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Museum of Ethnology
The Vietnam Museum of Ethnology is a convergence of cultures and a scientific ethnological center. It has actively contributed to the conservation and development of the national culture, as well as the cultural traditions and identities of the Vietnamese nationalities.
The museum is located on Nguyen Van Thuyen Street (named after a famous national ethnologist), in Cau Giay District, about 7-8 km from downtown Hanoi. It covers an area of nearly 3.3 hectares. Ha Duc Linh, an architect of the Tay ethnic group, designed the museum in the form of the ancient drum of the Dong Son Culture, and interior decorations were designed by French architect, Veronique Dollfus.
Being part of the National Centre for Social Sciences and Humanities, the Vietnam Museum of Ethnology is involved in various undertakings. It carries out scientific research on Vietnamese nationalities, collects, classifies, assesses, preserves, restores, exhibits, introduces and exploits the cultural and historical values of all the nationalities. It also provides ethnological references and trains staff in the specific fields of the ethnographic museum. The Museum also attaches attention to the cultures of other countries in Southeast Asia, seeing them as potential targets for exhibitions at the museum in the near future.
Since its foundation, the Museum has preserved rich and diverse showpieces and documentary references. At present, more than 15,000 objects, about 40,000 photographs and many audio-visual tapes, of which many collections are of highly cultural value, are exhibited and preserved by the Museum.
At present, the museum comprises two main quarters: the inside and outside display.
Most of the space of the 2-storey building is reserved for long-term and regular display of objects and documents about the cultural characteristics and the out-look of the Vietnamese communities. The showpieces are displayed according to geographical locations and languages, into nine groups which closely link to one another.
They are General introduction - The Viet (Kinh) - Vietnam's majority group - The Viet - Muong (Muong, Tho and Chut) - The Thai-Kadai, including 8 groups of the Tay-Thai (Tay, Thai, Nung, San Chay, Giay, Bo Y, Lao, and Lu) and 4 groups of the Kadai (La Chi, Co Lao, Pu Peo, La Ha) - The H'mong-Dao (H'mong, Dao, Pa Then), the Tibeto-Burmese (Lo Lo, Ha Nhi, La Hu, Phu La, Si La and Cong), and the Sino-Tibetan (San Diu and Ngai) - The Mon-Khmers of the North (Khmu, Khang, Mang, Odu and Sinh Mun) and of the Truong Son Range and the Central Highlands (Ba-na, Brau, Bru-Van Kieu, Choro, Co, Co Ho, Co Tu, Gie-trieng, Hre, Ma, Mnong, Ro Mam, Ta Oi, Se Dang and Stieng)-The Austronesians of the mountainous regions (Chu Ru, Ede, Gia Rai, Raglai) - The Cham, Khmer and Hoa - Inter-changes among different groups, expressed through highland markets.
In these 9 compartments, about 650 objects are displayed in 100 showcases, large and small, with captions about the name, the place and producer of the object. There are 33 panels with more than 50 articles and nearly 300 photographs introducing the groups' cultural characteristics. In addition, there are showcases about some other unique cultural identity or custom, such as non (palm-leaf conical hat) making in Chuong Village, funeral rituals of the Muong, buffalo-stabbing ceremony of the Ba-na, then (praying heaven for luck), etc. which are illustrated by video films.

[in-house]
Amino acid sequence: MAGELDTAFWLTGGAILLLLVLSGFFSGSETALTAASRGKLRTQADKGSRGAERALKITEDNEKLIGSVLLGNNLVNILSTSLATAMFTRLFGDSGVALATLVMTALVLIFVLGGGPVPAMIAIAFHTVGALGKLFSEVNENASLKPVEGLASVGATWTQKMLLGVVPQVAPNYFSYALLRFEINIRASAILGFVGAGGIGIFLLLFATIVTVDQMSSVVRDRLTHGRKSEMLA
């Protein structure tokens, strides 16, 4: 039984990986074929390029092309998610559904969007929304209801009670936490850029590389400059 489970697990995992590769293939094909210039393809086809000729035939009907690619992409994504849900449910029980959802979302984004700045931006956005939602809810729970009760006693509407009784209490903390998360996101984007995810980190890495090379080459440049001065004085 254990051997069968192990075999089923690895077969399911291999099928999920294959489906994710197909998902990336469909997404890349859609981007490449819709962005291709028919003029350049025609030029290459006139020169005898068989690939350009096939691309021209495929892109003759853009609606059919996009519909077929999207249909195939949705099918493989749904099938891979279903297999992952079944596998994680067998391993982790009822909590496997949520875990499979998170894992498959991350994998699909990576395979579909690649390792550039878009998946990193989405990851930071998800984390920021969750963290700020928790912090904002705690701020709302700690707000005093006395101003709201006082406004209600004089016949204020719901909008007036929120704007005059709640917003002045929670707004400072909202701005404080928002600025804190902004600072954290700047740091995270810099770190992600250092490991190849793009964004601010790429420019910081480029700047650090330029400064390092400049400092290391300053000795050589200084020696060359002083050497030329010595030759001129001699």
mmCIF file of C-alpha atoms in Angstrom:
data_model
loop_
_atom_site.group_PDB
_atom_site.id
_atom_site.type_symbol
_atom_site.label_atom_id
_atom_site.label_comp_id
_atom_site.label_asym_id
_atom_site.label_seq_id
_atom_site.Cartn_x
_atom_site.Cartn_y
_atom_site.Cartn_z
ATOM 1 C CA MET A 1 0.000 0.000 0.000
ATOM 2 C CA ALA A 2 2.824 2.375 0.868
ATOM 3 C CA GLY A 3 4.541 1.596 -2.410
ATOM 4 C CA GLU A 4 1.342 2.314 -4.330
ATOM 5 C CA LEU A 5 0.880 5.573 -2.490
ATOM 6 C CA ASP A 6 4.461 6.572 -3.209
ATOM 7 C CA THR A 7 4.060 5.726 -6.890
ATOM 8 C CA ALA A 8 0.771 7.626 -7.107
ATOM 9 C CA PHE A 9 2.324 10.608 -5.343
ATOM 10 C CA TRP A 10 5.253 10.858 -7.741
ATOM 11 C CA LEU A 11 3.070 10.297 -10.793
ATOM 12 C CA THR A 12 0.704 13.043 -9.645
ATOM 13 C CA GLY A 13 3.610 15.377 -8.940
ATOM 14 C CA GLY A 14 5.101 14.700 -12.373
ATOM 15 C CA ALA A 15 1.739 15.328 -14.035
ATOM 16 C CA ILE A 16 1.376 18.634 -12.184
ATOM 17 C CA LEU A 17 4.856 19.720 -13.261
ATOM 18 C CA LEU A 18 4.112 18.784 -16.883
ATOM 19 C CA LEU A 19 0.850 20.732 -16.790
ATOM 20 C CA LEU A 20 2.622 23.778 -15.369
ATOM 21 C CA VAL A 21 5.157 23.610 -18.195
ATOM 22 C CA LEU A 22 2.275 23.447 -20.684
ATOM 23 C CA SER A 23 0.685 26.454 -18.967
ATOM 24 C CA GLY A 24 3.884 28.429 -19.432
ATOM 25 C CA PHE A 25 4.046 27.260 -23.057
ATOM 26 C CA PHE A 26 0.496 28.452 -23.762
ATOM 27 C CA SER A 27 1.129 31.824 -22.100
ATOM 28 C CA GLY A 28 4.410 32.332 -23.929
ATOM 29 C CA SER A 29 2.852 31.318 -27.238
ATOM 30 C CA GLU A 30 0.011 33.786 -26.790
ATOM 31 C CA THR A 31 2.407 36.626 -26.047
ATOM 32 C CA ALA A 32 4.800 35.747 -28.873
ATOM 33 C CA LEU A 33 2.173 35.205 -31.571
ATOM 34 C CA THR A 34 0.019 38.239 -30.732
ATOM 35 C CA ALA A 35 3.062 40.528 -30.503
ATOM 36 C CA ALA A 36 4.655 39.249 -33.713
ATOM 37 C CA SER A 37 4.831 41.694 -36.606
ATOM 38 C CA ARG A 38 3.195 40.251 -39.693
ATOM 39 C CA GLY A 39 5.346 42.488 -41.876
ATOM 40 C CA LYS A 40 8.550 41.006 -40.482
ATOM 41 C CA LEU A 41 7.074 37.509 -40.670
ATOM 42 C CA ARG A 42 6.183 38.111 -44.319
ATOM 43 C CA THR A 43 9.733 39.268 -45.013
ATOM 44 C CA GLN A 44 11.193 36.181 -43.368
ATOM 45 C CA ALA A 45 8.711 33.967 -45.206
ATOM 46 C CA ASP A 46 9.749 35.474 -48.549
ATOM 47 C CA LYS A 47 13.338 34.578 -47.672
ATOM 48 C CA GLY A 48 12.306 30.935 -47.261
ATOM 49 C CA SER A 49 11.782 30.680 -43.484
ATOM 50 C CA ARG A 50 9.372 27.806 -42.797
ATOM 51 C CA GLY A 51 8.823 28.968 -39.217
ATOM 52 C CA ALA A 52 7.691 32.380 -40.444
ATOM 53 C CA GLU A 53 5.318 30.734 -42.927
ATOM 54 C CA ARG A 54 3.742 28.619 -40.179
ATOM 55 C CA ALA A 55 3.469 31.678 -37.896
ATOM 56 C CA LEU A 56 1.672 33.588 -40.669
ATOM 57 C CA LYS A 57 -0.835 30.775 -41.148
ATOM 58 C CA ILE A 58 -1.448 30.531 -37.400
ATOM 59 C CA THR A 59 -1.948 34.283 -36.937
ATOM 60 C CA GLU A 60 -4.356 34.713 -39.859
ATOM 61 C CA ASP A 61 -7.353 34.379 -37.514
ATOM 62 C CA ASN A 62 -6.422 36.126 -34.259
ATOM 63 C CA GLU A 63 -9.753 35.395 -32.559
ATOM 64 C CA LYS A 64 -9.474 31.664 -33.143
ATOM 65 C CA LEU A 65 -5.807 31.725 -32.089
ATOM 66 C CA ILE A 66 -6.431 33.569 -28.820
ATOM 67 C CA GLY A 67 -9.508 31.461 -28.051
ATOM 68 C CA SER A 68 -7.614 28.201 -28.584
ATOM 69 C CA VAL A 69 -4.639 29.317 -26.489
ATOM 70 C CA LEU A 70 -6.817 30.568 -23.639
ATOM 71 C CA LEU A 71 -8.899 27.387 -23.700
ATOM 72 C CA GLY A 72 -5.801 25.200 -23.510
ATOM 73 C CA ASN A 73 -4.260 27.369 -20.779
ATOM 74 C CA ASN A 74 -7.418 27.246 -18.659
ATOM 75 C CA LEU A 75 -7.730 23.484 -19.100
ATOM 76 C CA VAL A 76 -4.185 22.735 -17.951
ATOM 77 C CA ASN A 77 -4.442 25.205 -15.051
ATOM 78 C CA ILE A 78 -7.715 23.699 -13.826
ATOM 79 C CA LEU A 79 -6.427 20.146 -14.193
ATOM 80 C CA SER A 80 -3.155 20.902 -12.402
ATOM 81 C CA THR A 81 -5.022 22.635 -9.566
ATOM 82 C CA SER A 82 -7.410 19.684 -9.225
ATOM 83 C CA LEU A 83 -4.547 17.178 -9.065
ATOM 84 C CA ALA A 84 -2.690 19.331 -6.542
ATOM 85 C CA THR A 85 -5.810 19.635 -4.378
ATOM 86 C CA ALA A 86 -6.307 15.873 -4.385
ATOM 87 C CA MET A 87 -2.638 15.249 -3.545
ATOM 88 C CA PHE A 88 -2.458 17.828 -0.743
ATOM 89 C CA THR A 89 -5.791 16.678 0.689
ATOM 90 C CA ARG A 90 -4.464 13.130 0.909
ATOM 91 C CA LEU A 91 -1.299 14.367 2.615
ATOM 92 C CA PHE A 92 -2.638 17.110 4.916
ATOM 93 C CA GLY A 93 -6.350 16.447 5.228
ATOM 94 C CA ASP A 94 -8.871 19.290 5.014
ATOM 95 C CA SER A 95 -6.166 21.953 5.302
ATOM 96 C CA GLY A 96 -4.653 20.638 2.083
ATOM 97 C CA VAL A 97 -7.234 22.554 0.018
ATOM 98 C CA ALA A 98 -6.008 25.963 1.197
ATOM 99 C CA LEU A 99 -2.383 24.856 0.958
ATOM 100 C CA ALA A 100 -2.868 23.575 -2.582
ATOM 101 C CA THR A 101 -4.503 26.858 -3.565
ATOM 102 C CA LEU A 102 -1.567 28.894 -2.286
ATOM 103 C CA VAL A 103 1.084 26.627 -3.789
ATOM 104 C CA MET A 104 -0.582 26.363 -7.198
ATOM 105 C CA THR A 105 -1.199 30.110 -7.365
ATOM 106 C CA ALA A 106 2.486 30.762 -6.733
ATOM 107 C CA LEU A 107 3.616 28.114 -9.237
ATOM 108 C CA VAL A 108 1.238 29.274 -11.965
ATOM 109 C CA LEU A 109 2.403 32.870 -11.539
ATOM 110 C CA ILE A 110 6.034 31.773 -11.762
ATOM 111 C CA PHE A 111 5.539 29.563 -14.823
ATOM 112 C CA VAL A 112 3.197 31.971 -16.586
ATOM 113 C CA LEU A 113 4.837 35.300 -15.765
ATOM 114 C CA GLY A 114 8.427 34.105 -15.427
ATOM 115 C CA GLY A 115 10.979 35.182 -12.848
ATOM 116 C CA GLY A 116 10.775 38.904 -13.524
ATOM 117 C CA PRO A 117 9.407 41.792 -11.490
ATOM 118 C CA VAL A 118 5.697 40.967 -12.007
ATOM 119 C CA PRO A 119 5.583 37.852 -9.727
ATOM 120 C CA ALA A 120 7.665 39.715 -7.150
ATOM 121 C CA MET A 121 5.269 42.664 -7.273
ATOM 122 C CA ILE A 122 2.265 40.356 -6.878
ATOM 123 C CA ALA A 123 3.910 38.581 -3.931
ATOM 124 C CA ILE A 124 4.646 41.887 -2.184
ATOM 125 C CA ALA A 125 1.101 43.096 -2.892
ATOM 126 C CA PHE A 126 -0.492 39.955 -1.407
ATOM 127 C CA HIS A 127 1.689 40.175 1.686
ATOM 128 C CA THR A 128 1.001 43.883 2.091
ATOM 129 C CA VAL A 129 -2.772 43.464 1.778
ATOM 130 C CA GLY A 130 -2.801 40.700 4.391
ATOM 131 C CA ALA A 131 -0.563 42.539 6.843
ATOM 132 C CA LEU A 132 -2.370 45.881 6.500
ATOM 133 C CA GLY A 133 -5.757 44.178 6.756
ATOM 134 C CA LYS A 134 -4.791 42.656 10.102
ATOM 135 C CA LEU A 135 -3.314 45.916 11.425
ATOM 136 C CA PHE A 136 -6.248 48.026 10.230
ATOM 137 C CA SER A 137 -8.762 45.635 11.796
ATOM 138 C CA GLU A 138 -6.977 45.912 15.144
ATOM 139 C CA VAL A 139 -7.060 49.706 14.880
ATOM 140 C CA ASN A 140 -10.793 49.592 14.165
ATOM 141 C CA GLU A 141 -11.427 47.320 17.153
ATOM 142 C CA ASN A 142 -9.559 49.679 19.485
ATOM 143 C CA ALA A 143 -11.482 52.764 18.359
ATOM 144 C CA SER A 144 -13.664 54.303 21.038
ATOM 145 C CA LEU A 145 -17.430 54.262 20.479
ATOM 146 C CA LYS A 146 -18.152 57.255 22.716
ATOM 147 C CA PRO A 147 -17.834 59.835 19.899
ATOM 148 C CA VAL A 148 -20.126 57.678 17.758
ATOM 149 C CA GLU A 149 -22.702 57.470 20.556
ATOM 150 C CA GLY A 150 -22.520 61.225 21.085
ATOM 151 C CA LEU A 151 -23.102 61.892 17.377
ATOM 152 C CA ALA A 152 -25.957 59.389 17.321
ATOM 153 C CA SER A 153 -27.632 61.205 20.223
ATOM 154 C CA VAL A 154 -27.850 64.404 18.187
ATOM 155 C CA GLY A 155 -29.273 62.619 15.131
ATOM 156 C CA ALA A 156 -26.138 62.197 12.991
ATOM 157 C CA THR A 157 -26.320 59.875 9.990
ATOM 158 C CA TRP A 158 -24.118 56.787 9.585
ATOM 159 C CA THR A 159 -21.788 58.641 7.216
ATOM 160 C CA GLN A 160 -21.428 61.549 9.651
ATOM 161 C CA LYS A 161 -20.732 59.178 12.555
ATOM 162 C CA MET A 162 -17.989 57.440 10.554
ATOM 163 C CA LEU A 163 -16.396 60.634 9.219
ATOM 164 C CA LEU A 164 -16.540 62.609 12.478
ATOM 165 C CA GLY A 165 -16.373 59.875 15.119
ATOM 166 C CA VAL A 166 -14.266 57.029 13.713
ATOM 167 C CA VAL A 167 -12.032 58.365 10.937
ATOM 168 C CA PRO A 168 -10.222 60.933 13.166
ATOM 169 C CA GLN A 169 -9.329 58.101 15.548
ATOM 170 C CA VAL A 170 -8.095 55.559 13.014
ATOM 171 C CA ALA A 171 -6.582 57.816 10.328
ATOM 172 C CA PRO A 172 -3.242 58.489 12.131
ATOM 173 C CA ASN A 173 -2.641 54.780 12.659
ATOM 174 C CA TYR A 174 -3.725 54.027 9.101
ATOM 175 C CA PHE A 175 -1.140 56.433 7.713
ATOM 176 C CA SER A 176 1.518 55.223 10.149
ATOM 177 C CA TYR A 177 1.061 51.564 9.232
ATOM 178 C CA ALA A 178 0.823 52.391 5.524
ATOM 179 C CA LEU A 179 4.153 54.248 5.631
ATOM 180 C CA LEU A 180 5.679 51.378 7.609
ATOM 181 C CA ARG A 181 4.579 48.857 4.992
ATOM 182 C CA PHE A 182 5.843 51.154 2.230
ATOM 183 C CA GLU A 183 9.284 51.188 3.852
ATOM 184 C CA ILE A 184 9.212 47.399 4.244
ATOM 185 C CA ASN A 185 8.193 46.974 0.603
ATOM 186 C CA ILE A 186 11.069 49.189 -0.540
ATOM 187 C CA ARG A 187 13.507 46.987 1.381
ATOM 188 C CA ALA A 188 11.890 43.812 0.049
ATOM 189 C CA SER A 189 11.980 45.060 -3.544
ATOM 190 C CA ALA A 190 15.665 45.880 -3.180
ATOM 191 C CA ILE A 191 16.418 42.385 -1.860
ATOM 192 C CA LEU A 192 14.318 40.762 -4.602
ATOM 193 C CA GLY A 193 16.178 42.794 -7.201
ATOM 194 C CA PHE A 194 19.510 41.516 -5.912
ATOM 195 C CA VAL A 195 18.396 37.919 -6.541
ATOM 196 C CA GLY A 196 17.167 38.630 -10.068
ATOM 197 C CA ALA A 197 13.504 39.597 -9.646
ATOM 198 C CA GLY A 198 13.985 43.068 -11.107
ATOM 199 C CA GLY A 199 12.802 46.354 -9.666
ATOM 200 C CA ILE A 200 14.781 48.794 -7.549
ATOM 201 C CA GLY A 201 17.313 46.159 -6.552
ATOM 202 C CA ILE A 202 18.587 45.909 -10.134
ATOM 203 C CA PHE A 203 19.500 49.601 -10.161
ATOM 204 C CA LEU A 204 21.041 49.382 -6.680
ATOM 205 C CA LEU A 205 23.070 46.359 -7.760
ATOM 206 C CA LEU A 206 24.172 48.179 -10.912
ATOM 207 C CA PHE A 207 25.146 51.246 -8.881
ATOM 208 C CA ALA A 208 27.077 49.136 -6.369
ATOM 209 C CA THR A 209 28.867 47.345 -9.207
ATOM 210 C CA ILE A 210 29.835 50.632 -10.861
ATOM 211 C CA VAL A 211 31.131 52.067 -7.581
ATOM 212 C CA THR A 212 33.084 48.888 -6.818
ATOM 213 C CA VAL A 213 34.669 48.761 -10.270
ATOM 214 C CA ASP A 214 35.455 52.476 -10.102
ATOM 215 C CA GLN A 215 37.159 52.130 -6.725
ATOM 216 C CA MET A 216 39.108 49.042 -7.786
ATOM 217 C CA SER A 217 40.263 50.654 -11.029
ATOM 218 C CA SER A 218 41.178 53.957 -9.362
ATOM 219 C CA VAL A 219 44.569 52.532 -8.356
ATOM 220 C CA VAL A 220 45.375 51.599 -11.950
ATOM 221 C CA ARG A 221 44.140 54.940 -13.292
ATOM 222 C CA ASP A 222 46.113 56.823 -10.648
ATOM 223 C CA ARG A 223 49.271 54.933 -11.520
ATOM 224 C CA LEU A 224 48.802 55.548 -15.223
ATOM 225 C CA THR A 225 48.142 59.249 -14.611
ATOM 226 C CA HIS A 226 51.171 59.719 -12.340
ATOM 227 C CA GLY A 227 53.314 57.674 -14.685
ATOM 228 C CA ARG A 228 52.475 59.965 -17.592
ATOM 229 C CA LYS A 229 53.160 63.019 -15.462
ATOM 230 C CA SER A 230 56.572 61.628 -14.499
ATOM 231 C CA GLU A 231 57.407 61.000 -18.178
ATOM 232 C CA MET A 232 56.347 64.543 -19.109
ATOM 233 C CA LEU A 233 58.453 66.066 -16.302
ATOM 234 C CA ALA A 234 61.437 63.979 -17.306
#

Inside the museum, there are short-term exhibitions. For instance, the "Cultural Resemblance" (through the folk decorative art of the Tay-Thai and Austronesians), opened on the occasion of the 6th ASEAN Summit held in Hanoi in December 1998; the "Chidren's Mid-Autumn Festival - In the Past and At Present", opened at the Mid-Autumn Festival of 1999.
The ouutside quater of the display will be completed one section at a time. Traditional architectures typical of each location nationwide are imitated at the museum. They include the burial ground of the Gia-rai, the houses built with po-mu timber of the H'mong, the stilt-house of the Tay, the mixed stilt-and-ground house of the Dao, the traditionally-shaped house of the Viet, the long stilt-house of the matriarchal E-de, the no-wall house of the Ha Nhi, the long house of the Ba-na, etc. At each example, there are captions about the material, tools and techniques with which the original ethnic builders were invited by the museum to build the house. The ethnic builders also participated in introducing information about their products and the cultural traditions of their group. Each house looks like a mini-museum. Through the interior decoration and illustrated information, the visitors can understand the life of each ethnic group.
In both inside and outside quarters, the showpieces are displayed and preserved in their original appearance. The explanations are in Vietnamese, English and French, that is very convenient for visitors.
Among diverse presentations to the public, folk art performances and on-the-spot making of the traditional handicraft articles attract a great number of visitors. In September, the performance "Singing Cheo operetta" organized by the Viet people in Tan Hoi Village, Dan Phuong District, Ha Tay Province, will open for a series of shows at the Museum.
Besides exhibiting, the Museum compiled books, such as a catalogue about the Museum published in 1997, Pictures of Vietnamese Nationalities (1997), The Great Family of Vietnamese Nationalities (1998), Ancient Designs of Dac Lac (1999), Research Projects by the Vietnam Museum of Ethnology, Volume 1 (1999), to name but a few.
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